Photographers and camerapersons, in particular, are on the frontlines of news reportage because they need to be on the spot to get visuals, often in the thick of the action, and as a result often work under immense pressure. One of the most common problems photographers face is access to spaces and sites for shooting. Though there is no law to prevent media persons from shooting on the street or in public spaces (except in notified areas), police often harass them. They can be stopped and asked for official permissions and it is often very difficult or impossible to obtain such permissions. They also face harassment from private security guards, who are now found everywhere. Women photographers face other kinds of harassment and assault when going into crowds or even when venturing into dangerous territory. If the police were more approachable and understood a media person’s job, then media personnel could possibly approach them more confidently for help when needed.

 

It would be good if the Press Council and/or other media organisations could liaise with police departments and security firms and propose workshops where police/security and media personnel could interact and learn from each other about their respective rights and duties.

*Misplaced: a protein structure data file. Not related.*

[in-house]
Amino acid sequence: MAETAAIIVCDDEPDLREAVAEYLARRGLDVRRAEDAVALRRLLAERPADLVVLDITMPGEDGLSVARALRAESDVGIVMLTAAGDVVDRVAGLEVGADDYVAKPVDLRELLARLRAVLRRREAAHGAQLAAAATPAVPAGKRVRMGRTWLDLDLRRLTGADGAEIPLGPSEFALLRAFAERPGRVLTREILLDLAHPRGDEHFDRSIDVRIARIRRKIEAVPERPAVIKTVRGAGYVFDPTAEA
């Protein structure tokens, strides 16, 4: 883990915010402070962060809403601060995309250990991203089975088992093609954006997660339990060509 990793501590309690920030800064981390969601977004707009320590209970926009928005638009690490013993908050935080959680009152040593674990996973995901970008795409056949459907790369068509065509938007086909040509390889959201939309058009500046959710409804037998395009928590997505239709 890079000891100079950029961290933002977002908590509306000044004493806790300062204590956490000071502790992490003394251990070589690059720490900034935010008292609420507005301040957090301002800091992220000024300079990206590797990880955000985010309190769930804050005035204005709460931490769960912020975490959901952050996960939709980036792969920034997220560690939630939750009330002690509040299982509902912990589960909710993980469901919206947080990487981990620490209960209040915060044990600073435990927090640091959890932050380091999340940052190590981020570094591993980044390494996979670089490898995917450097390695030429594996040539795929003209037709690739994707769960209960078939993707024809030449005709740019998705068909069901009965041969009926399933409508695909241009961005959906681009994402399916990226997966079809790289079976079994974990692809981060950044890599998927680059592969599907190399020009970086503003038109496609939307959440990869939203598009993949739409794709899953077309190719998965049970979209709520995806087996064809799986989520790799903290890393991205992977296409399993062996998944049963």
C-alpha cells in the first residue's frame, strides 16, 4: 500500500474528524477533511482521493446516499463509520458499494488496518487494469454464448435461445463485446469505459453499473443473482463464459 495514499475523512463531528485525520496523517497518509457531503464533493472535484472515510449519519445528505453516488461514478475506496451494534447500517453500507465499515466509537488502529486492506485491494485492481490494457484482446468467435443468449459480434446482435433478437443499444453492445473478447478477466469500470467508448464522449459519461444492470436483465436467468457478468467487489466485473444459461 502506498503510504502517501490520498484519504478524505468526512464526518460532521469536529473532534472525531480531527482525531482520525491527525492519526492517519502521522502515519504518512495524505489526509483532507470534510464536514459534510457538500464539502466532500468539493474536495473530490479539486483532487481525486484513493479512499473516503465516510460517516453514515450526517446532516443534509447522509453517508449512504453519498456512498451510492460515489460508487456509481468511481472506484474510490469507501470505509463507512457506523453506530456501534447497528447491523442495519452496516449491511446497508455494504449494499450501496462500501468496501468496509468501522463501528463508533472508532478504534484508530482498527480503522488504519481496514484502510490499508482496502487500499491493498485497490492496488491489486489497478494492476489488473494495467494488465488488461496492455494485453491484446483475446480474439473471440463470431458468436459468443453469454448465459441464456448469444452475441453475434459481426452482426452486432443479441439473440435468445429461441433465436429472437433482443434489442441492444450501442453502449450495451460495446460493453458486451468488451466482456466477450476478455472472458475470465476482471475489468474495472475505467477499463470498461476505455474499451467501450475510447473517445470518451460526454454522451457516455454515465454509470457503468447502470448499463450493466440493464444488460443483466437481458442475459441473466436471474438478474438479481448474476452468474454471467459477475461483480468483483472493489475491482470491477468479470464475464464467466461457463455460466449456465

4. Gender sensitisation within media organisations
Media organisations need to have regular and sustained gender sensitisation workshops for their staff, including interns, trainees, new entrants, sub-editors and photographers at various levels, mid-career journalists, and senior editors, too. Complaints mechanisms to tackle grievances related to gender-based discrimination, sexual harassment, etc., must be put in place. With the Sexual Harassment of Women at Workplace (Prevention, Prohibition and Redressal) Act and Rules now in place, this is in any case now legally mandated as well.

 

Several members of the Network of Women in Media, India, are in a position to design and conduct such workshops in different languages and parts of the country.

 

Again, there are both domestic and international resources that can be drawn upon for such workshops.

 

5. Voluntary mentorship programme
There is clearly a great need for mentoring of younger journalists -- reporters, sub-editors and photographers -- by older journalists/photographers in newsrooms and media houses. It would be ideal if Press Council or/and media organisations can formulate a scheme for such a programme.

 

Several international and, more recently, Indian organisations have expertise and experience in mentoring programmes/workshops, which can be drawn upon and modified as necessary.

Network of Women in Media-Mumbai and Network of Women in Media, India